Discount to Conversion. A convertible debt investor doesn’t purchase equity in the company when they buy the note. Rather, the note converts to equity when the company closes on an equity financing and . because the note investor put their investment at risk earlier than the investors in the equity financing, the notes will often convert based on a specified discount to the per share price at which the later equity financing happens. This discount will usually range between 10-30%, with 20% being the most common discount rate. Occasionally, the discount will increase (meaning, the effective price the note investor “pays” for the equity that the note converts into decreases) over time; for example, the note might convert at 10% if the future financing round happens fairly quickly (for instance, within 90 days ), but increases to 20% if the round closes later.
The discount effect can also be created by issuing warrants to buy shares (assuming a de minimis exercise price for the warrant); for instance, a note could be accompanied by a warrant that would become exerciseable upon conversion of the note into common stock equal to 25% of the number of shares into which the note converted (which is effectively a 20% discount on the as-converted value of a single share of the company’s equity).
Prepayment. The term sheet will also often address whether the note can be pre-paid by the company without the investor’s consent (or the converse, that prepayment is not allowed, because unless it is prohibited, prepayment is usually allowed under law).
Effect of a Sale of the Company. It is also not uncommon for a company to be acquired before the convertible debt is able to convert into equity. As a result, convertible notes should, and often do, have provisions that address what would happen in this scenario. This provision typically takes one of two forms: (1) the note accelerates and the investor will be repaid the entire amount of the note plus interest at the closing of the sale; or (2) the investor will be repaid the entire amount of the note, plus interest, plus a multiple of the original amount (this can be addressed in tandem with a hypothetical liquidation preference, discussed below). Scenario (1) above is most frequent, and is less than ideal for the investors, as they don’t see any upside as a result of the acquisition. Scenario (2) is negotiated by investors, and typically includes a multiple on the original investment of 2-3x in early stage companies. This type of provision ensures that a noteholder will receive a return of some kind on its investment above the interest rate, even if the company is sold before a qualified financing or before the note’s maturity date.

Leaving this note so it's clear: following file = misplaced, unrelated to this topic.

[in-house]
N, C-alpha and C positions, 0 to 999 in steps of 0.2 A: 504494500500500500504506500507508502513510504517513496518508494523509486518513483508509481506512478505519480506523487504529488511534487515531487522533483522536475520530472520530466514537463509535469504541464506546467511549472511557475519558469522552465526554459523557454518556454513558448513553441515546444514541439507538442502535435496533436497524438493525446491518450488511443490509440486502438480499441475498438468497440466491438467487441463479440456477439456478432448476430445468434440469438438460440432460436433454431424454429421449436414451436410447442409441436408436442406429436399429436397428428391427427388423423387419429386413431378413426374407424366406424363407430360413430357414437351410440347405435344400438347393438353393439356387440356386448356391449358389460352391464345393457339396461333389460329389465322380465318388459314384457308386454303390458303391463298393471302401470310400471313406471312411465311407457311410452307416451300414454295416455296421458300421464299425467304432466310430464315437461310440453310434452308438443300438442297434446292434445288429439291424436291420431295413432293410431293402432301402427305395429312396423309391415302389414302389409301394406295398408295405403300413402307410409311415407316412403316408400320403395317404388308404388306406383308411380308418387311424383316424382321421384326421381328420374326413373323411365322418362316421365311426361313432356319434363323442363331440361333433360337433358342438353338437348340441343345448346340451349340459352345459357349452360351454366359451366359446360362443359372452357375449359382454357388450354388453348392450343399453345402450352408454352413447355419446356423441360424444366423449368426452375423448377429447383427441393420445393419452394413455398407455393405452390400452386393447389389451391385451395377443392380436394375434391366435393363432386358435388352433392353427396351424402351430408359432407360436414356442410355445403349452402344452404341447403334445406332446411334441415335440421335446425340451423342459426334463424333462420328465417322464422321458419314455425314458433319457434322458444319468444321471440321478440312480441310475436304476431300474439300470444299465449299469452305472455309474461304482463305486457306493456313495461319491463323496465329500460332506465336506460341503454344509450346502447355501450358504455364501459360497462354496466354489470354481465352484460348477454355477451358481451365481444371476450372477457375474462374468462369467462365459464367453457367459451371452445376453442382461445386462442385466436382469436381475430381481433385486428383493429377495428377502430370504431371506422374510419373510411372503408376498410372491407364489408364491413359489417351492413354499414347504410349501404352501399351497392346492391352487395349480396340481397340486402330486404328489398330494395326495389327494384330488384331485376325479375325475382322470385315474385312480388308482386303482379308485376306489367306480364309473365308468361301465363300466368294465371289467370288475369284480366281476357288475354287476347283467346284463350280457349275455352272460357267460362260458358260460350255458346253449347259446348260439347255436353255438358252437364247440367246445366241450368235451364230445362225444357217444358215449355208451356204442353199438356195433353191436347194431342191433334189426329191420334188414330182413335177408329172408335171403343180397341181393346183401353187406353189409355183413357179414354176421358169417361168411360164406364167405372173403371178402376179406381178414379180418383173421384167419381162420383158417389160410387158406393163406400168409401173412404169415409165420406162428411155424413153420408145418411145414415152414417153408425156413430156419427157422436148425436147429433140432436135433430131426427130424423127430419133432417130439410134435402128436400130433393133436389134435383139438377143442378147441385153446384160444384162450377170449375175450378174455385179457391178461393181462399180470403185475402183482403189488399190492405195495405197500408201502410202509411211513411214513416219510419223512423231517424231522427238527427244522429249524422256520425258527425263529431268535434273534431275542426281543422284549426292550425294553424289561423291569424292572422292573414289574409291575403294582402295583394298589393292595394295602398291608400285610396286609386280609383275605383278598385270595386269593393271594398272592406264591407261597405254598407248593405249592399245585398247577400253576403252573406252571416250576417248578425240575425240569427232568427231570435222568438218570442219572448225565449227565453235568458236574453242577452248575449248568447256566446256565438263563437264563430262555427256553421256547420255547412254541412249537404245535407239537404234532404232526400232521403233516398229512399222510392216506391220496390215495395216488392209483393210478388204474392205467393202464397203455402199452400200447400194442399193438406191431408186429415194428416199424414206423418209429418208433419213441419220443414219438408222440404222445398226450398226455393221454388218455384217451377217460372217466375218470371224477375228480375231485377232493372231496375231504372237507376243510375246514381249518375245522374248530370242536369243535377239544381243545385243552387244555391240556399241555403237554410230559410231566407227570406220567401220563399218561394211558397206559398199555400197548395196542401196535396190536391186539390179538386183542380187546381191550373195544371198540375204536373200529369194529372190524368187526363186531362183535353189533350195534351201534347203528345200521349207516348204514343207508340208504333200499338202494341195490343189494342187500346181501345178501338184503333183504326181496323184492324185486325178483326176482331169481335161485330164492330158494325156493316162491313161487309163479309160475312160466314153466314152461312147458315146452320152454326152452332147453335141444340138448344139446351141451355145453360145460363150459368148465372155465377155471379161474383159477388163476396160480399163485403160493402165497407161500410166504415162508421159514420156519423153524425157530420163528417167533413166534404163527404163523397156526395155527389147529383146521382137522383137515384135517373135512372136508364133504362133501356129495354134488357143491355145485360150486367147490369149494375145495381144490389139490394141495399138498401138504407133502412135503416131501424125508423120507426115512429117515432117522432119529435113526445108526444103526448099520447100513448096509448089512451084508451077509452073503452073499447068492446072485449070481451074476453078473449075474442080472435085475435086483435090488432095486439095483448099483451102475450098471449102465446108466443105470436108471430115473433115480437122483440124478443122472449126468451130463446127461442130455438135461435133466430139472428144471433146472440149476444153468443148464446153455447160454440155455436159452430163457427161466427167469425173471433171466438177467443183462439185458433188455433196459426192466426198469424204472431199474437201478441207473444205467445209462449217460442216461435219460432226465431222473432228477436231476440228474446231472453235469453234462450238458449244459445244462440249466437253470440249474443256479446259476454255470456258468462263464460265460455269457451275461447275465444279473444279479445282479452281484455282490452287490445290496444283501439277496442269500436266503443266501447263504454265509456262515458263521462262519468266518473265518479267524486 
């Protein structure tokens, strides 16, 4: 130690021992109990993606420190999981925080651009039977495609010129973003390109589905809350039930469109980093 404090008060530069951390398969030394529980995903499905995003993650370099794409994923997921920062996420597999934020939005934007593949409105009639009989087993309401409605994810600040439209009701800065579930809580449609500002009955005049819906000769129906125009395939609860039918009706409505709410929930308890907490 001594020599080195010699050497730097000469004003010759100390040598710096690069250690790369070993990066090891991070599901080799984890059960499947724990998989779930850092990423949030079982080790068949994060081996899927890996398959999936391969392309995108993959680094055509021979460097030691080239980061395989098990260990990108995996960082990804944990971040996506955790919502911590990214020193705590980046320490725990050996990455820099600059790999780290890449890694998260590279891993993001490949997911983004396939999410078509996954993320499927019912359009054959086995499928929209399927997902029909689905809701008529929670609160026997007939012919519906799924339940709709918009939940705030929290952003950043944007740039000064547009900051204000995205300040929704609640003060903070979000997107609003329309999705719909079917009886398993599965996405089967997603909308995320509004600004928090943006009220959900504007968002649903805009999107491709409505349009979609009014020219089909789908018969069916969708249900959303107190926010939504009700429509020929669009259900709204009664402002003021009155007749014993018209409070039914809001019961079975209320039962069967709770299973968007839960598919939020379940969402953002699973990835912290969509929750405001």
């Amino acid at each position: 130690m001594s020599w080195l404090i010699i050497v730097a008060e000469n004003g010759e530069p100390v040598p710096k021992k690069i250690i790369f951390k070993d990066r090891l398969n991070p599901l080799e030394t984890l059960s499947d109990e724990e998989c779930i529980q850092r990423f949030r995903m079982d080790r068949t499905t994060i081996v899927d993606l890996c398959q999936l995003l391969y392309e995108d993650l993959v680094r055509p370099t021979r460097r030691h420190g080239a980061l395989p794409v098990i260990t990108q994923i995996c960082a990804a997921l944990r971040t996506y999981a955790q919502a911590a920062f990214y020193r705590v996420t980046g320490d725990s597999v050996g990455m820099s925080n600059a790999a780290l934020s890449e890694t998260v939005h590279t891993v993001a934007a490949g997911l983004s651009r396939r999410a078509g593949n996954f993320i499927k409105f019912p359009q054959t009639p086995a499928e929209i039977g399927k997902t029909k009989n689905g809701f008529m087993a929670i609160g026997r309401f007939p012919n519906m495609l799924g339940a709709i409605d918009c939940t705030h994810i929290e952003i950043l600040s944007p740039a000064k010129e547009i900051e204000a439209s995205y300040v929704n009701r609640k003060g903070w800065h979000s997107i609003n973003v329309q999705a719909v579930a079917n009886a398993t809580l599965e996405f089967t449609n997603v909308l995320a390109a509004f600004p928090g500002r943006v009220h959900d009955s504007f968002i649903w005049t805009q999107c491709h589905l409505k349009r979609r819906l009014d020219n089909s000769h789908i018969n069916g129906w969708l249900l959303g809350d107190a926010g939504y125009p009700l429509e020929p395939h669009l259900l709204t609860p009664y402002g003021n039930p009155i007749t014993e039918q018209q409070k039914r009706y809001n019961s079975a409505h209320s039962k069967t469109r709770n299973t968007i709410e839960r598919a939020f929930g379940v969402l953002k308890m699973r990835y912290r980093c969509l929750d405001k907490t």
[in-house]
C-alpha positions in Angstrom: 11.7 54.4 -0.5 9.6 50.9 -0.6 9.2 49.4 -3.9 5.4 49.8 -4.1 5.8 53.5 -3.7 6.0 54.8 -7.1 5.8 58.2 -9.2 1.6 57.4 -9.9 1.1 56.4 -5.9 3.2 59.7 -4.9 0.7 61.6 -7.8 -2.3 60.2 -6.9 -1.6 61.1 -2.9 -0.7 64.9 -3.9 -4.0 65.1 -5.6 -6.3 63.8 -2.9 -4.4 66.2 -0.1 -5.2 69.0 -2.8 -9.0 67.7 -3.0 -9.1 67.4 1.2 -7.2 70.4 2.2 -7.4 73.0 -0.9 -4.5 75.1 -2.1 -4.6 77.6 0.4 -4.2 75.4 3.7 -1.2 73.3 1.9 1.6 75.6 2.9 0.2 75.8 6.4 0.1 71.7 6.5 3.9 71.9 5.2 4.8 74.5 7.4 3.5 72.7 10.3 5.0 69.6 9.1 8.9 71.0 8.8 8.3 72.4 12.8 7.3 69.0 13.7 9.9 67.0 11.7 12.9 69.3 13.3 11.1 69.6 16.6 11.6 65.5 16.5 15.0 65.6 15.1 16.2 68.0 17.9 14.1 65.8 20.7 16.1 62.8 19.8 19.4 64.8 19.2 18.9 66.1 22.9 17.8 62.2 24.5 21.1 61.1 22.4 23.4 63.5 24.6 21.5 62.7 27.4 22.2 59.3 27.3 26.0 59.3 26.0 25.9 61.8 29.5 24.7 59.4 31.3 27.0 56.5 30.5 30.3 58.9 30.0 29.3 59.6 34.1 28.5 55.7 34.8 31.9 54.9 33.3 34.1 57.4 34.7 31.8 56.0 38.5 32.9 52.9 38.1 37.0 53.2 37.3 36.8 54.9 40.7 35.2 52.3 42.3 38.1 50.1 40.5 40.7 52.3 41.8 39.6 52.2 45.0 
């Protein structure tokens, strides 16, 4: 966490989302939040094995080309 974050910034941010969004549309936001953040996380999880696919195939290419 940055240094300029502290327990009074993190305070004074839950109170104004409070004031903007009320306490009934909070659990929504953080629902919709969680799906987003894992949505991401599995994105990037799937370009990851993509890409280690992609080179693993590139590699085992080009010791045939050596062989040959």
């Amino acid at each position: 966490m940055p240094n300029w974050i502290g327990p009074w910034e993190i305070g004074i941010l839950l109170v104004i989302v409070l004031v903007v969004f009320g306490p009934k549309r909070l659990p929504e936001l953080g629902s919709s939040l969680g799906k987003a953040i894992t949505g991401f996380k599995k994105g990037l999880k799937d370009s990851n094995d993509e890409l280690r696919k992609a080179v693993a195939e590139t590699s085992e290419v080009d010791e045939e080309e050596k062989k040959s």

Interest Rate. Since convertible notes are as much as anything a mechanism by which early investors can potentially receive preferred equity in a Company on terms that are negotiated later by another investor in a strong bargaining position, interest rates on convertible debt can be lower than what such a company would get on traditional bank debt (assuming the company could get bank debt). Typical interest rates on convertible notes range between 7-10%, but obviously that can vary based on the discount rate and other terms of the note as well as the riskiness of the investment overall.
Liquidation Preference. Though not particularly common in an average convertible note round, liquidation preferences can be found in convertible debt deals from time to time. This concept works the same way as it does in a preferred equity financing, which I discussed in detail in my March post. Upon the occurrence of a sale of the company before the note is converted, noteholders would receive their investment back, or a specified multiple of their investment back by way of giving them some equity-like return since their note was never converted into preferred stock (which would have had a liquidation preference with some built in gain). This presents investors with the advantage of holding debt, while maintaining same upside they would have if they held preferred stock upon the occurrence of a liquidation event.